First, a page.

Walking in the Shoes of Kerouac

Book of Sketches

mused by machines. Americans,
by new, efficient
machines; Jack had the
money to buy a deluxe
cutter – 2 Negros
& 2 white farmers stare
intently at Paul in his
lawn, from the store, as
he backs up the car
to get to the grass
underneath it – Not once
has he lookt up & acknowledged
his watchers – works on.
Jack has driven off proudly
– Still another man
joins the watchers – &
now even George steps
out to see – now that
Jack’s driven off to whom
he hasnt spoken in years –

The Original Scroll

few inches each side and come to a bouncing stop the same moment he’s jamming in the emergency brake; then run clear to the ticket shack like a track star, hand a ticket, leap into a newly arrived car before the owner is hardly out, leap literally under him as he steps out, start the car with the door flapping and roar off to the next available parking spot: working like that without pause eight hours a night, evening rush hours and after theater rush hours, in greasy wino pants with a frayed furlined jacket and beat shoes that flap. Now he’d bought a new suit to go back home in; blue with pencil stripes, vest and all, with a watch and watch chain, and a portable typewriter with which he was going to start writing in a Denver roominghouse as soon as he got a job there. We had a farewell meal of franks and beans in a 7th avenue Riker’s and then Neal got on the bus that said Chicago on it and roared off into the night. I promised myself to go the same way when Spring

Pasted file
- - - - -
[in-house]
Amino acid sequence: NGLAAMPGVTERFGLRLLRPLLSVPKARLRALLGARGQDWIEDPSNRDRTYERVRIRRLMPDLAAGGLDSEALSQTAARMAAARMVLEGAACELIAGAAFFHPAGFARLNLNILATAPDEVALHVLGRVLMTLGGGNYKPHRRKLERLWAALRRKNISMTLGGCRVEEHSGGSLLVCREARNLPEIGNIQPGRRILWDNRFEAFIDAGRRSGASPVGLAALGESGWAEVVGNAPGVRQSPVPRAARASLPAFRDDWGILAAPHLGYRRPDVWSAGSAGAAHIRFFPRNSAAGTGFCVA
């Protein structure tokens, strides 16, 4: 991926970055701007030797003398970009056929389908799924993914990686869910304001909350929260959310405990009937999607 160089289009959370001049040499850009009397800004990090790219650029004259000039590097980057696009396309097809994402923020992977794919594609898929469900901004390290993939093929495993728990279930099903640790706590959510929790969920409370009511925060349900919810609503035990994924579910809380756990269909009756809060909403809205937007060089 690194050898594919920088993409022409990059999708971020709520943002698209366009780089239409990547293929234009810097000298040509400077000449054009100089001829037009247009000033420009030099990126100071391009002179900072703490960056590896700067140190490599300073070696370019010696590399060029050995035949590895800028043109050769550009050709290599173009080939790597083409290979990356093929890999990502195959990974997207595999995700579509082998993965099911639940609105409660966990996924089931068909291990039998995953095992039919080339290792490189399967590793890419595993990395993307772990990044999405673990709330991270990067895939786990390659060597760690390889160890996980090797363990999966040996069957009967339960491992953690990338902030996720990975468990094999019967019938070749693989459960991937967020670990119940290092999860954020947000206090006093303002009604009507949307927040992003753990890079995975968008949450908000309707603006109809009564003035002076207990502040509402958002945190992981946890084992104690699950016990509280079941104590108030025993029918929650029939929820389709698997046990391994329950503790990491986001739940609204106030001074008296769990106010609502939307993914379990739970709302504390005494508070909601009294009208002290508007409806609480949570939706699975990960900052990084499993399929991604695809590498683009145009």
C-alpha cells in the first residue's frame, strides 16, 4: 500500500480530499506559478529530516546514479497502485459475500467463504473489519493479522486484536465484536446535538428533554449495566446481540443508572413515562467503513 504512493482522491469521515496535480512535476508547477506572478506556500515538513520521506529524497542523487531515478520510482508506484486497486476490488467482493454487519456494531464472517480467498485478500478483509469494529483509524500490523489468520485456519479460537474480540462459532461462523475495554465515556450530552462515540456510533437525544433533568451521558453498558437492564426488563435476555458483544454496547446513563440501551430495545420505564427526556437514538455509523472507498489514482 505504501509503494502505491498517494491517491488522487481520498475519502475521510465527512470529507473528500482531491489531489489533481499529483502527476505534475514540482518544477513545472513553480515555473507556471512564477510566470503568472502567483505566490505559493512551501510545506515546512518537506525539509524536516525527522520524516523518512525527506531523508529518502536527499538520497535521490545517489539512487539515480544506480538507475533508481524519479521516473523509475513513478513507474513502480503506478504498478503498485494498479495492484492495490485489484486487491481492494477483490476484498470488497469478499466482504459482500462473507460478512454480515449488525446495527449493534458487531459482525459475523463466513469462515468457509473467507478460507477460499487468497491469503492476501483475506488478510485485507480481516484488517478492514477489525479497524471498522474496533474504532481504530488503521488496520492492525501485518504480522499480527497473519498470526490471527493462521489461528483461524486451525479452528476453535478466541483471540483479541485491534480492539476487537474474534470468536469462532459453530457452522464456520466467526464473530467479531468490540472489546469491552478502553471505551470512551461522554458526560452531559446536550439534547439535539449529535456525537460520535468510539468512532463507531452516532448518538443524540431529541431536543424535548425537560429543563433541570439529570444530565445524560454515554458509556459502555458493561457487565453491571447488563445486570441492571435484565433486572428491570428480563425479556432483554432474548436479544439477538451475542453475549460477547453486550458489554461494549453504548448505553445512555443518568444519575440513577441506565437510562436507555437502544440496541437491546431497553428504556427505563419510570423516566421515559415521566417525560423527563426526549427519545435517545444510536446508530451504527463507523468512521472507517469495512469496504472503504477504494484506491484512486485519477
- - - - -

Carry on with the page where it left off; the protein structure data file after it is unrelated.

On The Road

speak – here’s what I’m saying…”. I didn’t see them for about two weeks, during which time they cemented their relationship to fiendish allday-allnight talk proportions.

Then came spring, the great time of traveling, and everybody in the scattered gang was getting ready to take one trip or another. I was busily at work on my novel and when I came to the halfway mark, after a trip down South with my aunt to visit my brother Rocco, I got ready to travel West for the very first time.

Dean had already left. Carlo and I saw him off at the 34th Street Greyhound station. Upstairs they had a place where you could make pictures for a quarter. Carlo took off his glasses and looked sinister. Dean made a profile shot and looked coyly around. I took a straight picture that made me look like a thirty-year-old Italian who’d kill anybody who said anything against his mother. This picture Carlo and Dean neatly cut down the middle with a

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